The Federal Government on Tuesday reiterated its commitment to build modular refineries in oil-producing areas of the Niger Delta.
The Minister of State for Petroleum Resources, Dr Ibe Kachikwu, made the commitment as part of efforts to woo businessmen at the offshore technology conference holding in Houston, United States.
Vice-President Yemi Osinbajo had on March 25 assured that the proposed modular refineries would be sited only in oil-producing areas as part of measures to address the developmental challenges in the area.
“Now that the Vice-President has visited the area, I will go round and make a workable plan to kick-start the modular refineries, we need to move away from state-ism to a pan-Nigerian development.
“We have to boost local refinery. The concept of producing crude and selling it off barrel per barrel is some policy we have to look at.
“I hate to sit over a ministry where we can’t be self-sustaining. The Niger Delta has shown that it can cooperate and ensure peace if focus is on developing the region,” he said.
Kachikwu said President Muhammadu Buhari had set out tough choices, hence, focus would be to stabilise macro-economic environment, align monetary trade and fiscal policies.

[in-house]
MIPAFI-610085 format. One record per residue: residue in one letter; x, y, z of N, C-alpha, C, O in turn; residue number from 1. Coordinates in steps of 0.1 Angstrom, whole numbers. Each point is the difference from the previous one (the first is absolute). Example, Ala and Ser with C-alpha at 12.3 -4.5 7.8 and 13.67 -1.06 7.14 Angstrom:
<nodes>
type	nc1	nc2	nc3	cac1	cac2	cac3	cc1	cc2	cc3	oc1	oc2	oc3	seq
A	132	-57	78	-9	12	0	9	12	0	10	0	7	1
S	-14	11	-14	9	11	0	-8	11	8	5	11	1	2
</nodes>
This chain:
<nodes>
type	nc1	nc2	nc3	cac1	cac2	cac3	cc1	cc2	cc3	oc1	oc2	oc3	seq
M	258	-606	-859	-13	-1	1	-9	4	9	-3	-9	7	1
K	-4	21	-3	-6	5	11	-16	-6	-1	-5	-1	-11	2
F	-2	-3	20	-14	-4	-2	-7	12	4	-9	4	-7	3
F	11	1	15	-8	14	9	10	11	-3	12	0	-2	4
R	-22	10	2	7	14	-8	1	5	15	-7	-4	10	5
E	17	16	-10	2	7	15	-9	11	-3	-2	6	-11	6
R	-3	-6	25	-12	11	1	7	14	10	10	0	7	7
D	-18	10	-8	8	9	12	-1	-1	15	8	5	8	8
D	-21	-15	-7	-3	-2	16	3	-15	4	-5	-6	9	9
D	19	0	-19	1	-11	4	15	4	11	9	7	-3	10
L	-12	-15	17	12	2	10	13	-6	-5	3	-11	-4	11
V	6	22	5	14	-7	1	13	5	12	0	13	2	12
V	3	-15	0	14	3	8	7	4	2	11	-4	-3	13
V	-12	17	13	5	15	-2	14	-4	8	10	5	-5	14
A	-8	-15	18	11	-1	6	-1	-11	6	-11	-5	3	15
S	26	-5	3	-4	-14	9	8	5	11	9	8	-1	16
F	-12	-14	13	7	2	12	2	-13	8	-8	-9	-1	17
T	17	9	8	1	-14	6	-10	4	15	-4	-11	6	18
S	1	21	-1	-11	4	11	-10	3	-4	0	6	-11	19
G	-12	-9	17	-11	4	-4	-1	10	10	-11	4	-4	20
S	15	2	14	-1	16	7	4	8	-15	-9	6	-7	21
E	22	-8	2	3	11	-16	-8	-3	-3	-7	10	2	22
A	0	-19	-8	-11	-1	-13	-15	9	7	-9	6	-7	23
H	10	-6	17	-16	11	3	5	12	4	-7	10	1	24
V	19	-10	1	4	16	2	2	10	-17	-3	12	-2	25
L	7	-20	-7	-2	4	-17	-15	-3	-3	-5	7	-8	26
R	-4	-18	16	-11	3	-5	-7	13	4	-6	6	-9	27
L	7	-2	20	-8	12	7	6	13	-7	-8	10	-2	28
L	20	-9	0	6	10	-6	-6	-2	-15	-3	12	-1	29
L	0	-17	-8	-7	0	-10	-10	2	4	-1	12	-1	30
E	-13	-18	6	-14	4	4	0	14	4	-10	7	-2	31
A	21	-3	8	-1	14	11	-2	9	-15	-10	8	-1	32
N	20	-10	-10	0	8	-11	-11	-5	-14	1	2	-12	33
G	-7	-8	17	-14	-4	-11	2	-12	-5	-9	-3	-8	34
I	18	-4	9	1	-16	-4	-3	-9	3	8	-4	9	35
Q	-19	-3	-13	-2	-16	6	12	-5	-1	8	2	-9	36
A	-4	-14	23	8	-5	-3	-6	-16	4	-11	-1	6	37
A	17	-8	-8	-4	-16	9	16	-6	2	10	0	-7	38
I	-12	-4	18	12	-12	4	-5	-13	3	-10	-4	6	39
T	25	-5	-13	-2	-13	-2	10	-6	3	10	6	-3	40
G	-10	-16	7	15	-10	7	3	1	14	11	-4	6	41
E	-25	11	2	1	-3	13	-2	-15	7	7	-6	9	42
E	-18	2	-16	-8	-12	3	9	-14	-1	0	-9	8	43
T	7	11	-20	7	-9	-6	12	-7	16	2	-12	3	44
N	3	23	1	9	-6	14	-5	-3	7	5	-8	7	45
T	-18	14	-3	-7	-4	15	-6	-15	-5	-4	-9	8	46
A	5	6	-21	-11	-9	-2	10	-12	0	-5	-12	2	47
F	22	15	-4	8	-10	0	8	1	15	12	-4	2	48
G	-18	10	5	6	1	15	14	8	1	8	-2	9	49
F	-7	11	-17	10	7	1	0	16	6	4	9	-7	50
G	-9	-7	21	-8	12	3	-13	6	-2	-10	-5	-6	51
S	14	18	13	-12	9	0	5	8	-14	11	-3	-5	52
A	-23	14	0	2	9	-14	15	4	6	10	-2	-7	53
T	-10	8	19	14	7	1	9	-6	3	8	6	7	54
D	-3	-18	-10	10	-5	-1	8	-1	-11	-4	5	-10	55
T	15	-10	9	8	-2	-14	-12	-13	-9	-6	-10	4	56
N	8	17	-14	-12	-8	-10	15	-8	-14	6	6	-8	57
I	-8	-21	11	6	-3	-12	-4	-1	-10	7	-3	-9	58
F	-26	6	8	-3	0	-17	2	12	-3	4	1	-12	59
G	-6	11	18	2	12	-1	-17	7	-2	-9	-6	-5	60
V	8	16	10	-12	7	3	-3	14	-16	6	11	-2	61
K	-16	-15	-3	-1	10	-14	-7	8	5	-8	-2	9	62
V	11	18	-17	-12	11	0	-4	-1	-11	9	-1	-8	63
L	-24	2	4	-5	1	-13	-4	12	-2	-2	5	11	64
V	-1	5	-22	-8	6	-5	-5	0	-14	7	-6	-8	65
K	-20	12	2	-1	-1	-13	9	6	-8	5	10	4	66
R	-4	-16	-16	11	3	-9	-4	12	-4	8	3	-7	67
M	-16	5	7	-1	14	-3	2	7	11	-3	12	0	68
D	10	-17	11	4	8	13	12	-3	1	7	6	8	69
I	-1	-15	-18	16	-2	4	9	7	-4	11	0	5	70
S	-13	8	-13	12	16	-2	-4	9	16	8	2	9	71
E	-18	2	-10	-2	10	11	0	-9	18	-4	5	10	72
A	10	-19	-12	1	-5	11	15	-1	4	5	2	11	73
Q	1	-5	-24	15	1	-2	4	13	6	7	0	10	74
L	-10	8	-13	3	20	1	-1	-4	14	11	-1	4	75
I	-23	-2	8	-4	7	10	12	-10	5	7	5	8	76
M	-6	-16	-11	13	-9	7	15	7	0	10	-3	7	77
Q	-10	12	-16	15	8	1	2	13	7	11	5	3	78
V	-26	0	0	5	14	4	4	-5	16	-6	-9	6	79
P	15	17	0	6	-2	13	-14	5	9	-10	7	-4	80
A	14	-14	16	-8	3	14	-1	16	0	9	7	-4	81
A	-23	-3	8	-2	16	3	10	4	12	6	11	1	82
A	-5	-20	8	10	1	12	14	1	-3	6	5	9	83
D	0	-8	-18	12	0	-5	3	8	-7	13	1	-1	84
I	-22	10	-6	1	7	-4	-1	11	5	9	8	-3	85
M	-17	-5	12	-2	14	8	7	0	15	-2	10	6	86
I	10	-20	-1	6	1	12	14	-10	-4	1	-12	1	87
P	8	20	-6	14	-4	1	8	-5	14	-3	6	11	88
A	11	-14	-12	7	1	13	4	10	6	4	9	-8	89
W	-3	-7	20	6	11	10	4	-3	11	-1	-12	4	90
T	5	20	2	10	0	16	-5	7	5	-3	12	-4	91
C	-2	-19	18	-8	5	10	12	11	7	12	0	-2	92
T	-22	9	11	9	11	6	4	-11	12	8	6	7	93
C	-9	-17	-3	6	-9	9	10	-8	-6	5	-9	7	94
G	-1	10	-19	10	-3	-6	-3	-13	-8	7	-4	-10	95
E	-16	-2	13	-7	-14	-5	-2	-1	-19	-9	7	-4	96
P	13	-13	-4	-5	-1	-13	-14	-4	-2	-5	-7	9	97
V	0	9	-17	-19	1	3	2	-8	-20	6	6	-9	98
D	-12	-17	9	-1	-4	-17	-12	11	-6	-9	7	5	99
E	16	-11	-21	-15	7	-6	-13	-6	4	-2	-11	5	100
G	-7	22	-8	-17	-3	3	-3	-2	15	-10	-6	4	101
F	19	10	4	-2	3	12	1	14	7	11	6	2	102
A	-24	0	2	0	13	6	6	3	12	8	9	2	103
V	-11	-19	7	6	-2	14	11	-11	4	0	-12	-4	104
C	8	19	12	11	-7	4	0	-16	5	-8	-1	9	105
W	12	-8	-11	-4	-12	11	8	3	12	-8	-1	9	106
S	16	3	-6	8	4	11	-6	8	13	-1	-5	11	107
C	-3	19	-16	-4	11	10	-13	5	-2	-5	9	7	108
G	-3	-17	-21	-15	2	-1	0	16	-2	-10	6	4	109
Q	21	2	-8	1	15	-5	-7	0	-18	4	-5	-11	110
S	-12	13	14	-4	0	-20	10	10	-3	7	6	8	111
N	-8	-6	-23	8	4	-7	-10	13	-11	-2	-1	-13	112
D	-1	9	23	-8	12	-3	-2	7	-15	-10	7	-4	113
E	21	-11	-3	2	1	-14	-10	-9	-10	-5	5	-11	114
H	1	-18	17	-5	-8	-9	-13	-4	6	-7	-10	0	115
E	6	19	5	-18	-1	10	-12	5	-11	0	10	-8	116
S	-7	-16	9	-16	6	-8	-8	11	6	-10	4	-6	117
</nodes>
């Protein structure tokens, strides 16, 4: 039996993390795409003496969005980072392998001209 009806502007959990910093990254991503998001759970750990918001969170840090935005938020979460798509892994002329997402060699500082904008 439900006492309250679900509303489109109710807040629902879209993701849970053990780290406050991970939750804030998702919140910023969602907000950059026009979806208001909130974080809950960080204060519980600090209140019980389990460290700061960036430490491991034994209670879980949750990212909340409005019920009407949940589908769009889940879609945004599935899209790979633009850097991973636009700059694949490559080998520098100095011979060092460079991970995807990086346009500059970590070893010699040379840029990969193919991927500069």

Part of the choices were to accelerate non-oil revenue generation, drastically reduce costs, privatise public enterprise and assets, achieve food security, improve transportation infrastructure and boost local refinery, he said.
Kachikwu said a 10-point focus had been developed to attract massive investment and growth, with focus on equity collaboration with joint-venture partners, diversification of the downstream infrastructure among others.
The Minister said the government would do more to grow production from 2.2 million barrels of crude per day to three million, refine crude, improve yield from oil through transparency and the need to continually cooperate with OPEC.
He also said he was working assiduously to ensure that the cost of producing crude per barrel reduces from $28 to $18.
“Nigerians should take the lead, invest and return monies to the sector. We need to make the sector regain its relevance and most importantly we must begin to address the future by saving.
“There are oil wells in places like Saudi Arabia that are capped and kept for future generations. We must save, although that anomaly is being addressed as we speak, we must save, creativity must return,” he said.